Is ‘Book’ supposed to be lighter or bolder than ‘Regular’?
Thanks for asking! And no thanks for making me answer this. We put out a poll asking our peers what they think it’s supposed to be, and you’re not going to like the results. 58% of the votes claim it should be lighter, while 42% claim it should be darker. There are historic, conceptual and technical considerations for why it might be so uneven.
The reasoning for ‘Book’ to be lighter than ‘Regular’ is as good as the one for it to be bolder. A lighter weight ‘Book’ style may have been made to counteract the print gain of paperback printing, and a darker ‘Book’ style may have been made to look better when smaller (just as optical sizes tend to gain weight towards the smaller end). I find both of these lines of reasoning persuasive and logical. (And then there are also the instances where it’s neither reason, but something else entirely, or just legacy.) And then we’re back to why you asked the question in the first place.
There is also a technical problem with some software interpreting ‘Book’ to be the same weight as ‘Regular’. That means that the styles will be sorted differently – or even ignored – depending on the application you’re using. Software doesn’t care about the logical conundrum, or which side of the Twitter poll gets slightly more votes. If software got to decide, we’d just name all our weights with numbers instead.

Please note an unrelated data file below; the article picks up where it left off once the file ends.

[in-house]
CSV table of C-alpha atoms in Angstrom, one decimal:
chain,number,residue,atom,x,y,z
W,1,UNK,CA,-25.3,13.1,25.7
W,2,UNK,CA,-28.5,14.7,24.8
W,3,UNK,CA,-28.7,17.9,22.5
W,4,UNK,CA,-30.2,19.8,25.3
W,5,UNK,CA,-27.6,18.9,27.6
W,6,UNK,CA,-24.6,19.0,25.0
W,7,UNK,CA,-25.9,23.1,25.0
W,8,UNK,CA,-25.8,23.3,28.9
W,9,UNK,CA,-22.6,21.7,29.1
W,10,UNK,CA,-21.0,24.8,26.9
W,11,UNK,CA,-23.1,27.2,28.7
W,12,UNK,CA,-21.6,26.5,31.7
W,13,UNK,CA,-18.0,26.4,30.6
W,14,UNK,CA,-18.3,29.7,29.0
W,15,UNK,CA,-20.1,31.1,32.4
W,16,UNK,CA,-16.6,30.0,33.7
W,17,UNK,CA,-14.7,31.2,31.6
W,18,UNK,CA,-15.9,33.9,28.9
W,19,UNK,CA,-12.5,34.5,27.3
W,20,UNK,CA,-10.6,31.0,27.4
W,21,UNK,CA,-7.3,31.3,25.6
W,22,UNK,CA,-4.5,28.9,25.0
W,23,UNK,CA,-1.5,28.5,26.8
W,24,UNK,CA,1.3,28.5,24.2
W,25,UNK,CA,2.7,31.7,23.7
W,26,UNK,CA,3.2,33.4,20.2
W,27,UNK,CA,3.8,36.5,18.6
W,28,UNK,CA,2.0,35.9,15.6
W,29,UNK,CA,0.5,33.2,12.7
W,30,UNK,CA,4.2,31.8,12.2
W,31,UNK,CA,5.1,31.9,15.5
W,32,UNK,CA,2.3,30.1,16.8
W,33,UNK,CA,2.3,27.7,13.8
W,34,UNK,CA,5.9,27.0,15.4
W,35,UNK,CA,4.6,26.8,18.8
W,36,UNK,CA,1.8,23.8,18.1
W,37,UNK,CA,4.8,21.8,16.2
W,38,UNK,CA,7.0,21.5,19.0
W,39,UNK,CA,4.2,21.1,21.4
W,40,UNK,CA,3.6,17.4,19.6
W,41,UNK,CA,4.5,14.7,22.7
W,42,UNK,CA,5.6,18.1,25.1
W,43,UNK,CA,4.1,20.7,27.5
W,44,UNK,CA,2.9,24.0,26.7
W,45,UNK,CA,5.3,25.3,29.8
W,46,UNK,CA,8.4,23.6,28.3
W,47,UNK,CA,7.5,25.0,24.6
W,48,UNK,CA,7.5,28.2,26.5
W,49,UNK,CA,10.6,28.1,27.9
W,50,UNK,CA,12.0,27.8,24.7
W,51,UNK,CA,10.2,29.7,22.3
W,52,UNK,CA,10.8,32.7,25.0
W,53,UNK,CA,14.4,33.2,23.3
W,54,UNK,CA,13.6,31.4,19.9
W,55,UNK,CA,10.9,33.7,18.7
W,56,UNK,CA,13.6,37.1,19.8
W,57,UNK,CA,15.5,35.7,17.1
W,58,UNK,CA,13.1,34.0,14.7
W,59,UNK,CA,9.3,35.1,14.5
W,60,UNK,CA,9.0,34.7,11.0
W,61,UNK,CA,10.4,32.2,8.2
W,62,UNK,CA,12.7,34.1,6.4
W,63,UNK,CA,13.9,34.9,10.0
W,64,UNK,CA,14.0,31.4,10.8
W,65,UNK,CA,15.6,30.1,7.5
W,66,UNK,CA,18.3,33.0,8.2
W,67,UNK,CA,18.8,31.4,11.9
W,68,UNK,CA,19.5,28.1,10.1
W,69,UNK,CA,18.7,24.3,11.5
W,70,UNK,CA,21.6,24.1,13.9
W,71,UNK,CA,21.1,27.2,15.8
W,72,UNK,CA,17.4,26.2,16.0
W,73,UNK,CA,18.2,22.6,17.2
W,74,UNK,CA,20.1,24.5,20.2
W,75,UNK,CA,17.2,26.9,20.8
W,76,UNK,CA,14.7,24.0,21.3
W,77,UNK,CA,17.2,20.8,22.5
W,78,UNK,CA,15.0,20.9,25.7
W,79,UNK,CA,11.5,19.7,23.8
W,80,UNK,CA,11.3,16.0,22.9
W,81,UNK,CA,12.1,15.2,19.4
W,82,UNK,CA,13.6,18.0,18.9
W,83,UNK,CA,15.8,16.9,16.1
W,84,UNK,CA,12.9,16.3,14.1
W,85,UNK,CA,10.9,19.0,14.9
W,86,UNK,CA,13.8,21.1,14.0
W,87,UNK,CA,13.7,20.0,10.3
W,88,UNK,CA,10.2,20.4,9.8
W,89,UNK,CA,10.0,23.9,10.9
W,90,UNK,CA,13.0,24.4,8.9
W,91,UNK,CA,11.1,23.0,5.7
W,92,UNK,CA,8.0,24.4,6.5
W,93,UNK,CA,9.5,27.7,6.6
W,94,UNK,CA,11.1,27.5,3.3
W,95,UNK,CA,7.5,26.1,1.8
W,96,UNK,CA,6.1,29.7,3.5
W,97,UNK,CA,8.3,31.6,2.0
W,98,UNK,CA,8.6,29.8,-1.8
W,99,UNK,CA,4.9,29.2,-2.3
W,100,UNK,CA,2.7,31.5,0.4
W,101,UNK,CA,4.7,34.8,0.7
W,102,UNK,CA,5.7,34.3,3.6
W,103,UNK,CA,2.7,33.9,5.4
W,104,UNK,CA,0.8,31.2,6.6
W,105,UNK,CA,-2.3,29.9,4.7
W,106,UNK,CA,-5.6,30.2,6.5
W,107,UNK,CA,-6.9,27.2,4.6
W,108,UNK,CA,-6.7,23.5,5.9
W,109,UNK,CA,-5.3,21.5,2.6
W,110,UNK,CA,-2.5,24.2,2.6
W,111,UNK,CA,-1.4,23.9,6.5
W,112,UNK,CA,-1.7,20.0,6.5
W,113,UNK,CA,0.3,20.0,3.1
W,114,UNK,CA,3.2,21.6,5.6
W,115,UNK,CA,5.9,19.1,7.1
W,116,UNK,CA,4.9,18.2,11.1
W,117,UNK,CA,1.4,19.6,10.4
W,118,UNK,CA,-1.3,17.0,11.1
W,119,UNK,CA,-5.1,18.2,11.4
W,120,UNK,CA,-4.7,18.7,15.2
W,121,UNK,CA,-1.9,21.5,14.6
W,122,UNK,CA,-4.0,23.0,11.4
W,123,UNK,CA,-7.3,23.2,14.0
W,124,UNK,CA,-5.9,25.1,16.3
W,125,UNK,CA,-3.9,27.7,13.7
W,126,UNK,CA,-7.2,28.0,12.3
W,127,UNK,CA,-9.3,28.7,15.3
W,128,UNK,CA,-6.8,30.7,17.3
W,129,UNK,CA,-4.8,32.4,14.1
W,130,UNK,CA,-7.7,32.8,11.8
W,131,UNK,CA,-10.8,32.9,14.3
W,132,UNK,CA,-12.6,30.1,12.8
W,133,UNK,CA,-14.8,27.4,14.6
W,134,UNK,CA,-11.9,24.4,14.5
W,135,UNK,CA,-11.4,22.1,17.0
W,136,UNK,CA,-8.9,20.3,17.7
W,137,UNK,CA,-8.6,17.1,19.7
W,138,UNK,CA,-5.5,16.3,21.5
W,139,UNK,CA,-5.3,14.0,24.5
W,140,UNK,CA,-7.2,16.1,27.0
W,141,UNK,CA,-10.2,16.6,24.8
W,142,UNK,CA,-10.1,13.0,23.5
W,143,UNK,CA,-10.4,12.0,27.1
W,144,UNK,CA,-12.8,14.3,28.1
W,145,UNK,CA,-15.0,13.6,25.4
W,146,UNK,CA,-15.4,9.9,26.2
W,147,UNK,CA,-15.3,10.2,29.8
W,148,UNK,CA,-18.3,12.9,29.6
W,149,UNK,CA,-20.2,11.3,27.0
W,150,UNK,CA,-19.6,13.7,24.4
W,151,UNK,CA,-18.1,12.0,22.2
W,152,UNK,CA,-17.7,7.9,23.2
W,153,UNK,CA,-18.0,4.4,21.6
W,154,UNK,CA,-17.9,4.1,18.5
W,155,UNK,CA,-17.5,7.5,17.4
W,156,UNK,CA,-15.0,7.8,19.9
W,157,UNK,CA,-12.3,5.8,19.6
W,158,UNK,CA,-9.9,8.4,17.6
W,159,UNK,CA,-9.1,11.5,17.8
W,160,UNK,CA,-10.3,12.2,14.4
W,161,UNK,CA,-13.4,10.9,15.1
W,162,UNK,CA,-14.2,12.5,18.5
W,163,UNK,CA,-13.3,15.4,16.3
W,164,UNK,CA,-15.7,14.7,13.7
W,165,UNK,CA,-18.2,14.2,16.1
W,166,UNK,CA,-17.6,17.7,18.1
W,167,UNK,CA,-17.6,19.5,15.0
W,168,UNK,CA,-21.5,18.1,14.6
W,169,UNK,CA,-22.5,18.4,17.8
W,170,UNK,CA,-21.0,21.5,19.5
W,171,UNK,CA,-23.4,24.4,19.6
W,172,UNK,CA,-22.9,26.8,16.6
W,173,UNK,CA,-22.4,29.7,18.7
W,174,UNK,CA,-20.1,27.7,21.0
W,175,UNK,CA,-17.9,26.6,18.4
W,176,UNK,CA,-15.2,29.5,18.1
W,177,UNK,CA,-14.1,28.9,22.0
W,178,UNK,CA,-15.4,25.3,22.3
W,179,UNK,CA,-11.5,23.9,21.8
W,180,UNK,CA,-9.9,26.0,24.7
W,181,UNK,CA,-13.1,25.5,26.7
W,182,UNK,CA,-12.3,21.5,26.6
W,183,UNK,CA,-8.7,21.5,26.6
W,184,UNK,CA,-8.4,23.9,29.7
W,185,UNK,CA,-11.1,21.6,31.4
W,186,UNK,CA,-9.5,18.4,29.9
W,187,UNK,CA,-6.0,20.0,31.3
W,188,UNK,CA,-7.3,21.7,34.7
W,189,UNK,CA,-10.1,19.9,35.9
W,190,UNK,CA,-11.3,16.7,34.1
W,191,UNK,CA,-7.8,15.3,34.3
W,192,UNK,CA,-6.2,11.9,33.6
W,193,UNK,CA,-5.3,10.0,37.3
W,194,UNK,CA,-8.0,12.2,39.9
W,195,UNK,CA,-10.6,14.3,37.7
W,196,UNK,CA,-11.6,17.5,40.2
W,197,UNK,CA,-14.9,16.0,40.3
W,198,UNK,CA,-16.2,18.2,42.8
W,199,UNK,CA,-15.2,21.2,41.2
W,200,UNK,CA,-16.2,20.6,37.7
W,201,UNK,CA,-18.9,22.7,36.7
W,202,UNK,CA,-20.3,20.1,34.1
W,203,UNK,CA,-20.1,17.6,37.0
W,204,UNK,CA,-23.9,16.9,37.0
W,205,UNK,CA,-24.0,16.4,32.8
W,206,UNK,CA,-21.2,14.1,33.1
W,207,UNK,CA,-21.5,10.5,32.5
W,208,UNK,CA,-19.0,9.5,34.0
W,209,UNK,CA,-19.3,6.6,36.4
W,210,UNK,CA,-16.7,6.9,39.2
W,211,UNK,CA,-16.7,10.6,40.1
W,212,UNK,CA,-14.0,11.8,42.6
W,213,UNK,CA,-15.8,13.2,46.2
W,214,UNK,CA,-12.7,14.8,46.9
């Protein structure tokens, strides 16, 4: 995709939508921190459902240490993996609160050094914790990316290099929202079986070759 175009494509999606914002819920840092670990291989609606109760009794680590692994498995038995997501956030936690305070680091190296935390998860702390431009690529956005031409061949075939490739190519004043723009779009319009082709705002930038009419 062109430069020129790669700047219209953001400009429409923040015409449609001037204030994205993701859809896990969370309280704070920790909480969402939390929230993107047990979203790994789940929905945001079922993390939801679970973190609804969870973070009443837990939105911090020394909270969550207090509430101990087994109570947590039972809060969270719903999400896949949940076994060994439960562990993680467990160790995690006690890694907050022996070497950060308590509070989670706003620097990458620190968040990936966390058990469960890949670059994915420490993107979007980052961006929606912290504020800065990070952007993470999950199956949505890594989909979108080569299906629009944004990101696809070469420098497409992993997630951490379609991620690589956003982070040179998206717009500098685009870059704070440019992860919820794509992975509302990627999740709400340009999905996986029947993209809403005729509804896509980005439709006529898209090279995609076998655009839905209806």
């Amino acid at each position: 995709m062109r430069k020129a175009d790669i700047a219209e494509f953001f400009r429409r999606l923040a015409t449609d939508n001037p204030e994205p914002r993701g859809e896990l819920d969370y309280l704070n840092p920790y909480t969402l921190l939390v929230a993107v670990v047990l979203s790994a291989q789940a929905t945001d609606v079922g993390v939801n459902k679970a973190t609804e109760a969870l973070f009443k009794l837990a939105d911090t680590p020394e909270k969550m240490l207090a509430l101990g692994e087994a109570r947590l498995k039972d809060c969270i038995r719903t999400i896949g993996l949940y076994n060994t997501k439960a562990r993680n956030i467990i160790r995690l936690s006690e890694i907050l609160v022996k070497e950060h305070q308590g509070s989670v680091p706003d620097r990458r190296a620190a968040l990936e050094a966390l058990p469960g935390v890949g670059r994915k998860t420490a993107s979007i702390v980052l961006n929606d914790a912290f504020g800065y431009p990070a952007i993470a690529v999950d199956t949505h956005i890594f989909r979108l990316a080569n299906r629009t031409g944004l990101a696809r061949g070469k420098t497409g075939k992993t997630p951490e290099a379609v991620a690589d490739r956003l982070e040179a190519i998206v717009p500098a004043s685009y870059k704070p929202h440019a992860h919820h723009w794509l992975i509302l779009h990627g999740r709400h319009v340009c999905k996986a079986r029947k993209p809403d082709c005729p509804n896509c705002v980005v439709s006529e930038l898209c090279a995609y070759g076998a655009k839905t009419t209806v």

If it is reasonable for a weight to be two different things, perhaps the best solution is to avoid the name ‘Book’, at least in combination with ‘Regular’. Type designers should then skip the term, and instead either commit to a more thorough system for optical sizes, or adopt more distinct names. Some favourites include ‘Blond’ (as Fred Smeijers likes to call his slightly-lighter-than-regular weights) and the rather literal ‘Blanca’, ‘Gris’ and ‘Negra’ pairing that PampaType do in their fonts. I guess I’m partial to poetic names.
Lisa, I’m sorry, but I’m gonna have to give you the most common  answer in type design: It depends!